NON-INVASIVE PROGESTAGENE MONITORING OF THE SOUTHERN WHITE RHINOCEROS (CERATOTHERIUM SIMUM SIMUM) AND A STUDY OF TIME DEPENDENT PROGESTAGENE DEGRADATION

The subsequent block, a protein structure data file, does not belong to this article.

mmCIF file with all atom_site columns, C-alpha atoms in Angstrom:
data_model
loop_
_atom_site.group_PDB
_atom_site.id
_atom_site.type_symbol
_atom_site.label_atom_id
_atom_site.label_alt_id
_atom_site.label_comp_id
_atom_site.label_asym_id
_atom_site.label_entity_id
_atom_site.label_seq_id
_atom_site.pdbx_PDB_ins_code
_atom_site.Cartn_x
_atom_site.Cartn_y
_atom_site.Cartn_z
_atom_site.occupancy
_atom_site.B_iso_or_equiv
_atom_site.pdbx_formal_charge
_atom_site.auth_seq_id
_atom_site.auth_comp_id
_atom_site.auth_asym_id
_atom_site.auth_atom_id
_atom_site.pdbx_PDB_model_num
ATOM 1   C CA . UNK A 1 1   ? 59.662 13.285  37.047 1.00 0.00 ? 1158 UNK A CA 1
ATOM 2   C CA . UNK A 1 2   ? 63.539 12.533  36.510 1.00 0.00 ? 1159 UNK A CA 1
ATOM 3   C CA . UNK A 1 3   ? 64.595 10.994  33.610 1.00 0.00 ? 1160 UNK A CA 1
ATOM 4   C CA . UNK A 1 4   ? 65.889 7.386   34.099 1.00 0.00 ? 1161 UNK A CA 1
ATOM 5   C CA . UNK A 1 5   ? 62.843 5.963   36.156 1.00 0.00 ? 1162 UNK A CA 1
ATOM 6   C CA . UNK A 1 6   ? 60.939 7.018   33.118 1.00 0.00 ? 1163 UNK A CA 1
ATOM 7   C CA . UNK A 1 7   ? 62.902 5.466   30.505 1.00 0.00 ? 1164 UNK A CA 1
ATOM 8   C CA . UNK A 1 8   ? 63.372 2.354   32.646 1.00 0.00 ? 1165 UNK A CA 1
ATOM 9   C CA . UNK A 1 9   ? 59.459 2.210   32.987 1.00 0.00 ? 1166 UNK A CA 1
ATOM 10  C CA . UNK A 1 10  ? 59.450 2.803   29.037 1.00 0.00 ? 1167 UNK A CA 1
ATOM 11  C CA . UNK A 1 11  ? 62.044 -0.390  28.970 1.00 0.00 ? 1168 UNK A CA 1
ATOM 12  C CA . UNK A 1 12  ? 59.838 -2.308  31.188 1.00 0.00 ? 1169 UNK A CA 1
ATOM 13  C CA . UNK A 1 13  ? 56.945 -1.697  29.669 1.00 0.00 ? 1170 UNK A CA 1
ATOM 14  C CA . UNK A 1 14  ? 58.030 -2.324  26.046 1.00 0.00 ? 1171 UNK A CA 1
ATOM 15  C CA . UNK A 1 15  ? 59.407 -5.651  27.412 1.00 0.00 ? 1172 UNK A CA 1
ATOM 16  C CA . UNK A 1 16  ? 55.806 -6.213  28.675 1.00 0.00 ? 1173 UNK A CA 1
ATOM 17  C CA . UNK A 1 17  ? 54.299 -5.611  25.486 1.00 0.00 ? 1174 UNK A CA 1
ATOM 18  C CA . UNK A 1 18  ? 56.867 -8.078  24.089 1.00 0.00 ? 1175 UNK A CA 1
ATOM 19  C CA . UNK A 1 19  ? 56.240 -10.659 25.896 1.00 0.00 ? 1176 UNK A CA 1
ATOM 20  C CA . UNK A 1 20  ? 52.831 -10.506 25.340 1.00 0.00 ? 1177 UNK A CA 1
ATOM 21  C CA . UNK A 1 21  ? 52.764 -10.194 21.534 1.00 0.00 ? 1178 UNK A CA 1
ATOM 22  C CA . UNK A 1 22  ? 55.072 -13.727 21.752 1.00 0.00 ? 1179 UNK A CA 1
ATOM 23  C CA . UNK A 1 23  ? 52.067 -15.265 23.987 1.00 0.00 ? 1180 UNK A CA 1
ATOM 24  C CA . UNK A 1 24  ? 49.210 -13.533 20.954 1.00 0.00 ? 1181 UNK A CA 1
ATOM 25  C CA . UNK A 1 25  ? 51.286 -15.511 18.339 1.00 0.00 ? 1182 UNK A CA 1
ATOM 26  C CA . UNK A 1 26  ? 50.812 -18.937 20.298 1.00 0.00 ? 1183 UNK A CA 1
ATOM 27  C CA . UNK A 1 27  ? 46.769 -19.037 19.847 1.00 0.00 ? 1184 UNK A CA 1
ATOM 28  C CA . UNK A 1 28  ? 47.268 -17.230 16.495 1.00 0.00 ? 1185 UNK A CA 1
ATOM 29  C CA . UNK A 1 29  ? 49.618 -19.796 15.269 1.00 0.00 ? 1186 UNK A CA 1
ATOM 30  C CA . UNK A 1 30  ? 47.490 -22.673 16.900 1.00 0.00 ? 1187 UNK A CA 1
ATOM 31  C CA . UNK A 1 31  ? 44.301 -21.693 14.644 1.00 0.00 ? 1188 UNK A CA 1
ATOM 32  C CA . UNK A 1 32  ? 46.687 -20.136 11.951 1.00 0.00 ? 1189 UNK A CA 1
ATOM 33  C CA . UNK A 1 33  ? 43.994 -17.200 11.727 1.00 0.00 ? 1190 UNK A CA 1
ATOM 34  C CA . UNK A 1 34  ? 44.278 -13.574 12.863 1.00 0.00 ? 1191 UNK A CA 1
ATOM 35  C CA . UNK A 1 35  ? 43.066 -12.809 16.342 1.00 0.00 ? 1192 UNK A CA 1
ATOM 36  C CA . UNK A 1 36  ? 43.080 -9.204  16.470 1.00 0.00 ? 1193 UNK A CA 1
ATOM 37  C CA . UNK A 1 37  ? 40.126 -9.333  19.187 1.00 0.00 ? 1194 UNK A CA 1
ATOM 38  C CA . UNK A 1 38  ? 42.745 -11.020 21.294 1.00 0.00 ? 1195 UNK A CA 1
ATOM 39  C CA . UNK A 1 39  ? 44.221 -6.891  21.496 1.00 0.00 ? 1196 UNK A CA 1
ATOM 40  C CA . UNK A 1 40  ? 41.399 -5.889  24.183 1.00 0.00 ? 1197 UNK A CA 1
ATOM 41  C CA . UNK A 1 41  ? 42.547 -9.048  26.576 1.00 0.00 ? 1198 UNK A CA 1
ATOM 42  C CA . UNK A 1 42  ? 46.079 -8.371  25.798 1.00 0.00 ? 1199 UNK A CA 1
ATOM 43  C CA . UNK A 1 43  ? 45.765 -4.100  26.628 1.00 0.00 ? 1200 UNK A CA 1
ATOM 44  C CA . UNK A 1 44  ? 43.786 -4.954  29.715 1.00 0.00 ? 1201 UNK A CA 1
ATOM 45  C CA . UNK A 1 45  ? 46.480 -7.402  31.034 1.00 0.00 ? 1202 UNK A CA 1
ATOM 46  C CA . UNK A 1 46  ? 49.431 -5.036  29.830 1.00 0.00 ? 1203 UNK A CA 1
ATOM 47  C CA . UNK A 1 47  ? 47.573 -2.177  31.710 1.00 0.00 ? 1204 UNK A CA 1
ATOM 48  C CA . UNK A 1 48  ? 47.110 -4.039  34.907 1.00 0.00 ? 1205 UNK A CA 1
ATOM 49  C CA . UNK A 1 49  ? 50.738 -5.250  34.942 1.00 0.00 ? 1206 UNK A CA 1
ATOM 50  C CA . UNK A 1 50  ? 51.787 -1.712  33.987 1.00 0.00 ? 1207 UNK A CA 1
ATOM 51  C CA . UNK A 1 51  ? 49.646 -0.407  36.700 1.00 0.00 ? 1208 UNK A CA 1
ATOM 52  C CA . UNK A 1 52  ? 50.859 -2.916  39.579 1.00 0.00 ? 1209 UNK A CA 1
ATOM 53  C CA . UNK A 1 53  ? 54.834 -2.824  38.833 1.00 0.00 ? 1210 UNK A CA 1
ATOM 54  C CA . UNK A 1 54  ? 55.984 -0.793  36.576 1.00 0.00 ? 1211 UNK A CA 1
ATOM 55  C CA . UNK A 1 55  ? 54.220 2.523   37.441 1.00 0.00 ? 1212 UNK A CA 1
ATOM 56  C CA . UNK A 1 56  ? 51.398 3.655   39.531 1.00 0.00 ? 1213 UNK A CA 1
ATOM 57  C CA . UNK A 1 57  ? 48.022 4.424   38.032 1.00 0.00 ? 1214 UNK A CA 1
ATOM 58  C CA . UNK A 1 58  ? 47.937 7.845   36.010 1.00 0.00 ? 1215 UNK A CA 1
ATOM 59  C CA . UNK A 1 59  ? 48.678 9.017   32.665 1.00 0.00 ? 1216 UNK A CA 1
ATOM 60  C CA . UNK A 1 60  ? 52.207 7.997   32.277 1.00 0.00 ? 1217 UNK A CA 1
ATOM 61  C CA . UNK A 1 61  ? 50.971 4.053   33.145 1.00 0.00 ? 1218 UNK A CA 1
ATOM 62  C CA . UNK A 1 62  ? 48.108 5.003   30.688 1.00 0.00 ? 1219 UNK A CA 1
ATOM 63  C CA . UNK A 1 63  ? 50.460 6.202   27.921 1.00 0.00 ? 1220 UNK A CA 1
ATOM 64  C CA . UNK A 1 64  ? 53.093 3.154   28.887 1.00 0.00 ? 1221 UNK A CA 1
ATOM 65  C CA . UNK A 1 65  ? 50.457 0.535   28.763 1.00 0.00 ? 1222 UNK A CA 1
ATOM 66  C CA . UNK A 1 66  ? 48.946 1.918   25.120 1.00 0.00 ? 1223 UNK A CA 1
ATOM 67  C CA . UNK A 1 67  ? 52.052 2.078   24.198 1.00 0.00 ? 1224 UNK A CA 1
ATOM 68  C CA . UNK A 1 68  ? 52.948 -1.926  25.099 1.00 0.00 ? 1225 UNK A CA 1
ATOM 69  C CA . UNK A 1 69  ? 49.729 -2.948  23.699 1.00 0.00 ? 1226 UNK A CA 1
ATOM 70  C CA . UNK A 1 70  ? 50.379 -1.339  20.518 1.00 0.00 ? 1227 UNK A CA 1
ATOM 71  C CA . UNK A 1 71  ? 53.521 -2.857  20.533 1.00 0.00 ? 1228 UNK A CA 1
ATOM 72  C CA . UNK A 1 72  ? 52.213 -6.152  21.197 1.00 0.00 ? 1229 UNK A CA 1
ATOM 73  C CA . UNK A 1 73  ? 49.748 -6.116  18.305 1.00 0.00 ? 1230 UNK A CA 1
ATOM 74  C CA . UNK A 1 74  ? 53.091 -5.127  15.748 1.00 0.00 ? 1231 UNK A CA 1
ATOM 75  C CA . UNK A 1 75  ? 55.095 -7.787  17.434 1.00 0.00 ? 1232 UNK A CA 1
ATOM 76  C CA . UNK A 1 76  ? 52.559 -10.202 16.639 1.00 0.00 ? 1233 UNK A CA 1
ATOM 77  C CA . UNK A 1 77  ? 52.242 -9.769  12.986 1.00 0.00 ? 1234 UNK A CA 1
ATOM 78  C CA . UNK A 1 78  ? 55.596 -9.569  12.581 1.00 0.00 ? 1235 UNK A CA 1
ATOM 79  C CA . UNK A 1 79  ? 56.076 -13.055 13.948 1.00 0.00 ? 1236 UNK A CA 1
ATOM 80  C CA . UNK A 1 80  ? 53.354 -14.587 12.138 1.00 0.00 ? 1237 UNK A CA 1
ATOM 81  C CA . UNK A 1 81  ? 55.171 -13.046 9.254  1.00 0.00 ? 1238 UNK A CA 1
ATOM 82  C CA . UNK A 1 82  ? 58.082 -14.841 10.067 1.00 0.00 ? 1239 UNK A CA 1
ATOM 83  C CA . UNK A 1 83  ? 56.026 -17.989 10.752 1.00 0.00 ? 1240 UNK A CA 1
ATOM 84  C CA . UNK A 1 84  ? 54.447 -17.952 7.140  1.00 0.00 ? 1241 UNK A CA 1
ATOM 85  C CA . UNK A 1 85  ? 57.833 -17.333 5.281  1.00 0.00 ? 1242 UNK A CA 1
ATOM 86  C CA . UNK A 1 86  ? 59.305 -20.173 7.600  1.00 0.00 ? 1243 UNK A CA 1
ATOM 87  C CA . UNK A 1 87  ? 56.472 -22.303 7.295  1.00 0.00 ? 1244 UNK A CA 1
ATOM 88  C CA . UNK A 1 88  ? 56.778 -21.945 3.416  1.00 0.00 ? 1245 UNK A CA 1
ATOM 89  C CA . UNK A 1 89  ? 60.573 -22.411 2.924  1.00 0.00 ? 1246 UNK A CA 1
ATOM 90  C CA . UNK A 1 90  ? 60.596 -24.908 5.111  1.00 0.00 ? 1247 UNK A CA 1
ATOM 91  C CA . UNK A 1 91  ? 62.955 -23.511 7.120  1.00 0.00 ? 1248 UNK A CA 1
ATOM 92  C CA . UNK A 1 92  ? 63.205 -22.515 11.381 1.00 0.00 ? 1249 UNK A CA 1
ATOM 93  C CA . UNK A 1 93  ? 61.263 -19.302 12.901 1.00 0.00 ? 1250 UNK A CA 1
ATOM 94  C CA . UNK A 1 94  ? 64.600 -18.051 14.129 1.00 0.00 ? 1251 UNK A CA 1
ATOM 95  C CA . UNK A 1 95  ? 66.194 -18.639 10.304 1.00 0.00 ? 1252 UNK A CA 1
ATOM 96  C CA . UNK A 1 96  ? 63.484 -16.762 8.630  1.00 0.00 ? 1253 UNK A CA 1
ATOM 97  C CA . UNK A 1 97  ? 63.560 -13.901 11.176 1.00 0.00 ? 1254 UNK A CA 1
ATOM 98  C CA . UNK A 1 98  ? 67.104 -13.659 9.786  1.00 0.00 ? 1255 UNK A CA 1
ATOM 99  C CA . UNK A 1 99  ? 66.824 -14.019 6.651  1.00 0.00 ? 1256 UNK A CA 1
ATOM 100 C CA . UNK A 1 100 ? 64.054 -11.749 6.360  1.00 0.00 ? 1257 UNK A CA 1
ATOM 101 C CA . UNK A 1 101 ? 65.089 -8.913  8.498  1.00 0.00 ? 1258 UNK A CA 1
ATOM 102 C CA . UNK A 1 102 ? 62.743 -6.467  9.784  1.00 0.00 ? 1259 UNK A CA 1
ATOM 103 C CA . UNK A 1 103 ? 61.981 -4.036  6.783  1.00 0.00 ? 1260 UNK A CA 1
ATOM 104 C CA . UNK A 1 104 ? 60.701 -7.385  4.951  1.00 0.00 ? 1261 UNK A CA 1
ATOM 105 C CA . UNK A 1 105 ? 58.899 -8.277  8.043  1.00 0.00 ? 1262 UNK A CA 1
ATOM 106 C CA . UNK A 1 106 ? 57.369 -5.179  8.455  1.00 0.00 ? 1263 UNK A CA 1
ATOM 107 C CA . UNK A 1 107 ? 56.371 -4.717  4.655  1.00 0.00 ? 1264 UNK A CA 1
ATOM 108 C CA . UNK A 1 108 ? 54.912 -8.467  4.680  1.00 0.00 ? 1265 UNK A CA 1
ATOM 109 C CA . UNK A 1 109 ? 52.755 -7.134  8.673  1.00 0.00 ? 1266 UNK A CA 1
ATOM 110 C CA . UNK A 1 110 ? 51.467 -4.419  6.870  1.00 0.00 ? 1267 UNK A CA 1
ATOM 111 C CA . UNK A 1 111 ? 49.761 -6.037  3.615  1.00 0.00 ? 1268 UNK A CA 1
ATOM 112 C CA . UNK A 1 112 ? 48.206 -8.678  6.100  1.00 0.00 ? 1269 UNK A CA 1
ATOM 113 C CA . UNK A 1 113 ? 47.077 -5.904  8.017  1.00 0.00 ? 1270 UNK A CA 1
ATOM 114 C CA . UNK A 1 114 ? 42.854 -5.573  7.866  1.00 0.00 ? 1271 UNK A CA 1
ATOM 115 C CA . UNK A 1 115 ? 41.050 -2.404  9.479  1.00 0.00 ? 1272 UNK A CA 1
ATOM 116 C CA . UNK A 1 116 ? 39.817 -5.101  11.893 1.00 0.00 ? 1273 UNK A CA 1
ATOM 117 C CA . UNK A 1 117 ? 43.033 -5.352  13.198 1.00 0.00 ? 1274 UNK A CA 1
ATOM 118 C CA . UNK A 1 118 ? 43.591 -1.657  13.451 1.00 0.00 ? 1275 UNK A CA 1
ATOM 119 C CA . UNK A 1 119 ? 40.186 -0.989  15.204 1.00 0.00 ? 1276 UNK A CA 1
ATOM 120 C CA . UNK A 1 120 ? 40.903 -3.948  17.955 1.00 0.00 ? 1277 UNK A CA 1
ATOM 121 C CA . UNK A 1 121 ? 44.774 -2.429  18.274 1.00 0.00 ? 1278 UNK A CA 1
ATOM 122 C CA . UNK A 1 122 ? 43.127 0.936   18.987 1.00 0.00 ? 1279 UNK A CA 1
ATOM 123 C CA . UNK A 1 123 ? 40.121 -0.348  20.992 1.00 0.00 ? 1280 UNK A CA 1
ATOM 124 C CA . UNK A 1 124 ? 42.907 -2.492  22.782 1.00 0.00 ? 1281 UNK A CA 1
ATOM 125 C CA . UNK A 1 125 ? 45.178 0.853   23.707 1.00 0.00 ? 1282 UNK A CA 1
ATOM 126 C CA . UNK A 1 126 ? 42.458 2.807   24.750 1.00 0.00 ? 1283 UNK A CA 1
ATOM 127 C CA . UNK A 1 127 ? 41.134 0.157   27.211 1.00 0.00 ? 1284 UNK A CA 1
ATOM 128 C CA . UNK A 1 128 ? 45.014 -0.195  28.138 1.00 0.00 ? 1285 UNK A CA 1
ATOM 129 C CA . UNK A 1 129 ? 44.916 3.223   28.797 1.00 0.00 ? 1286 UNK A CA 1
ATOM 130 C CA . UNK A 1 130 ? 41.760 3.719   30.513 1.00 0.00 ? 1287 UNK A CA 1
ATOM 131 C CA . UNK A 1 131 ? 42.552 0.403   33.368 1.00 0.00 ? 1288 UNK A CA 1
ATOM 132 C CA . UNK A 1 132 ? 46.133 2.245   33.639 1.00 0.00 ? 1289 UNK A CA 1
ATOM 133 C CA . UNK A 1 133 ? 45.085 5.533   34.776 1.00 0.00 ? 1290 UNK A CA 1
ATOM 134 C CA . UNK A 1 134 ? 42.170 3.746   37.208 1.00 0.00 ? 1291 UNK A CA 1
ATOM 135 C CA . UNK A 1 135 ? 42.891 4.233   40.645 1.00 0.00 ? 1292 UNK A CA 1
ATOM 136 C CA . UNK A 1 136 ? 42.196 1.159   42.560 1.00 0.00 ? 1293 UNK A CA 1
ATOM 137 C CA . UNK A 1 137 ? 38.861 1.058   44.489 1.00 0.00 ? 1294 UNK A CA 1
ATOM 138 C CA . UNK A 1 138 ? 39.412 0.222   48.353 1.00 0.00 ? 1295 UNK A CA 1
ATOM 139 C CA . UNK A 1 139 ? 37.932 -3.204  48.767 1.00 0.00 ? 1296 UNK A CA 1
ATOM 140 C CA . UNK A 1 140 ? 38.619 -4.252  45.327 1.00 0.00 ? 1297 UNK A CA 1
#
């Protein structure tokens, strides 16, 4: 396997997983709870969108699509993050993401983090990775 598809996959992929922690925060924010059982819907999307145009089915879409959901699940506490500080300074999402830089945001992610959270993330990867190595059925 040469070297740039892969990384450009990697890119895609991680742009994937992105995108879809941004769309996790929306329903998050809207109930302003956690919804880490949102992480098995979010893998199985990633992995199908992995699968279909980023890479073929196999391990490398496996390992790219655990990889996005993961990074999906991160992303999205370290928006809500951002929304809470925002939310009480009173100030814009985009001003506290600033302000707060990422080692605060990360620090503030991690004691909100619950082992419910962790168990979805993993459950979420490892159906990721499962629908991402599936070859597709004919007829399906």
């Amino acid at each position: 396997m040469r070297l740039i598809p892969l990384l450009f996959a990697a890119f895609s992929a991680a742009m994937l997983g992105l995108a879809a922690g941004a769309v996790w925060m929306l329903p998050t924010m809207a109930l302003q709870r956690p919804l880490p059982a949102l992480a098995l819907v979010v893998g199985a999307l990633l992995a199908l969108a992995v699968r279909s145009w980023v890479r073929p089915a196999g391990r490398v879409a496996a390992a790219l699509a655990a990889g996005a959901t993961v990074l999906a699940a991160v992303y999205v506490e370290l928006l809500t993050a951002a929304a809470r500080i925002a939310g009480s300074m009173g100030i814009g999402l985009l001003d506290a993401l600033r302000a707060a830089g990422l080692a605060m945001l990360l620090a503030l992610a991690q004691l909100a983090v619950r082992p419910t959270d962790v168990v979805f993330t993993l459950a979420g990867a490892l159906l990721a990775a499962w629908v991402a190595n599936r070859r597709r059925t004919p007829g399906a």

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Although southern white rhinoceroses are the most numerous of the five rhinoceros species in the world, their population is declining and their status is near threatened. Since breeding is an important component in rhinoceros conservation, knowledge about the oestrus cycle should be available. The aim of this study was to get insight in the oestrus cycle of six free ranging southern white rhinoceroses in the Lapalala Wilderness, South Africa by measurement of faecal progestagene metabolites. This study, with duration of 3.5 months, is part of a long term study of IBREAM (Institute for Breeding Rare and Endangered African Mammals), Utrecht University and the University of Pretoria. Faecal samples were collected (from each animal 2-3 times a week) and progestagene measurements were conducted with an Enzyme Immunoassay (EIA). Luteal activity was detected in five out of six monitored rhinoceroses. Four rhinoceroses (Munyani, Mokibelo, Radimpe and Grikie) all showed different hormone profiles. Two animals showed a luteal phase: Munyani showed an oestrus cycle of around 68 days, Mokibelo also showed a luteal phase, but the length was undefined. The other two animals (Radimpe and Grikie) did not show any luteal phase in these 3.5 months. The profiles of the other two animals (Tharo and Mohklaki) were not analysed further due to low sample numbers. A second aspect of this study was to visualize the degradation of progestagene metabolite concentrations in faecal samples over time. Samples for the degradation study were collected at 0, 0.15, 0.30, 1, 2, 4, 8, 16 and 32 hours after defecation from five different rhinoceroses. The study showed no significant effect of time on progestagene concentrations (F(8,32) = 1.48; p = 0.202). It can be concluded from this study that progestagene concentrations are not influenced by degradation in time from 0-32 hours after defecation.